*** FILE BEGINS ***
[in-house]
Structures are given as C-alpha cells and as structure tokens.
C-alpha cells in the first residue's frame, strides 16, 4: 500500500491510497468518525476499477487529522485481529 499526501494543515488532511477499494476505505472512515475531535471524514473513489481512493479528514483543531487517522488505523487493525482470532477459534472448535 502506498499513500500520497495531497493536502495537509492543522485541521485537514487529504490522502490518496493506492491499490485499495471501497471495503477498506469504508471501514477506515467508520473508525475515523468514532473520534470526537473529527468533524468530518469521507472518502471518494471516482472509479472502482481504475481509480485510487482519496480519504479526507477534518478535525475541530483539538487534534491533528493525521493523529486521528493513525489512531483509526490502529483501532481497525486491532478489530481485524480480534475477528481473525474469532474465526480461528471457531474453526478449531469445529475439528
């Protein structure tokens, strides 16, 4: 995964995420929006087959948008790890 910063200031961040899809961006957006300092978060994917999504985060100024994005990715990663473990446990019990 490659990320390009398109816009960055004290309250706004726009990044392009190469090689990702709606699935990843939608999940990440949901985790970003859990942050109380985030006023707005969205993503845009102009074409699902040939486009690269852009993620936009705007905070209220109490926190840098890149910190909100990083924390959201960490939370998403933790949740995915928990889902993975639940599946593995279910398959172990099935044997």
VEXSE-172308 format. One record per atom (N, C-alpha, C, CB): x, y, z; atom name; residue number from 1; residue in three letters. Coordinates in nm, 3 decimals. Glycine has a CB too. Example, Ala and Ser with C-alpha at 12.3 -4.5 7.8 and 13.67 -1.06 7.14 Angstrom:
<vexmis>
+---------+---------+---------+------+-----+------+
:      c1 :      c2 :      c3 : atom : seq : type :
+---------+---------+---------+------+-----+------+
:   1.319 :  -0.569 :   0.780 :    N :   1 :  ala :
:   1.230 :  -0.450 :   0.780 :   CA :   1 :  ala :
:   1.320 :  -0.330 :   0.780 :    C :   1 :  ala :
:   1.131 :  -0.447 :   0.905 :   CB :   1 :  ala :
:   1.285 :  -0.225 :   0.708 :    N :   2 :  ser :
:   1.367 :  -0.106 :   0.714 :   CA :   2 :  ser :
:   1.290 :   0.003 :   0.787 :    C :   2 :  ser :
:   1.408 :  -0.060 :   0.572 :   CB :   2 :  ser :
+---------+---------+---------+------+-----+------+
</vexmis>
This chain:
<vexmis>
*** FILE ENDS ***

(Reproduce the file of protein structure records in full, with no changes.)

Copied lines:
[in-house]
Structures are given as C-alpha cells and as structure tokens.
C-alpha cells in the first residue's frame, strides 16, 4: 500500500491510497468518525476499477487529522485481529 499526501494543515488532511477499494476505505472512515475531535471524514473513489481512493479528514483543531487517522488505523487493525482470532477459534472448535 502506498499513500500520497495531497493536502495537509492543522485541521485537514487529504490522502490518496493506492491499490485499495471501497471495503477498506469504508471501514477506515467508520473508525475515523468514532473520534470526537473529527468533524468530518469521507472518502471518494471516482472509479472502482481504475481509480485510487482519496480519504479526507477534518478535525475541530483539538487534534491533528493525521493523529486521528493513525489512531483509526490502529483501532481497525486491532478489530481485524480480534475477528481473525474469532474465526480461528471457531474453526478449531469445529475439528
């Protein structure tokens, strides 16, 4: 995964995420929006087959948008790890 910063200031961040899809961006957006300092978060994917999504985060100024994005990715990663473990446990019990 490659990320390009398109816009960055004290309250706004726009990044392009190469090689990702709606699935990843939608999940990440949901985790970003859990942050109380985030006023707005969205993503845009102009074409699902040939486009690269852009993620936009705007905070209220109490926190840098890149910190909100990083924390959201960490939370998403933790949740995915928990889902993975639940599946593995279910398959172990099935044997």
VEXSE-172308 format. One record per atom (N, C-alpha, C, CB): x, y, z; atom name; residue number from 1; residue in three letters. Coordinates in nm, 3 decimals. Glycine has a CB too. Example, Ala and Ser with C-alpha at 12.3 -4.5 7.8 and 13.67 -1.06 7.14 Angstrom:
<vexmis>
+---------+---------+---------+------+-----+------+
:      c1 :      c2 :      c3 : atom : seq : type :
+---------+---------+---------+------+-----+------+
:   1.319 :  -0.569 :   0.780 :    N :   1 :  ala :
:   1.230 :  -0.450 :   0.780 :   CA :   1 :  ala :
:   1.320 :  -0.330 :   0.780 :    C :   1 :  ala :
:   1.131 :  -0.447 :   0.905 :   CB :   1 :  ala :
:   1.285 :  -0.225 :   0.708 :    N :   2 :  ser :
:   1.367 :  -0.106 :   0.714 :   CA :   2 :  ser :
:   1.290 :   0.003 :   0.787 :    C :   2 :  ser :
:   1.408 :  -0.060 :   0.572 :   CB :   2 :  ser :
+---------+---------+---------+------+-----+------+
</vexmis>
This chain:
<vexmis>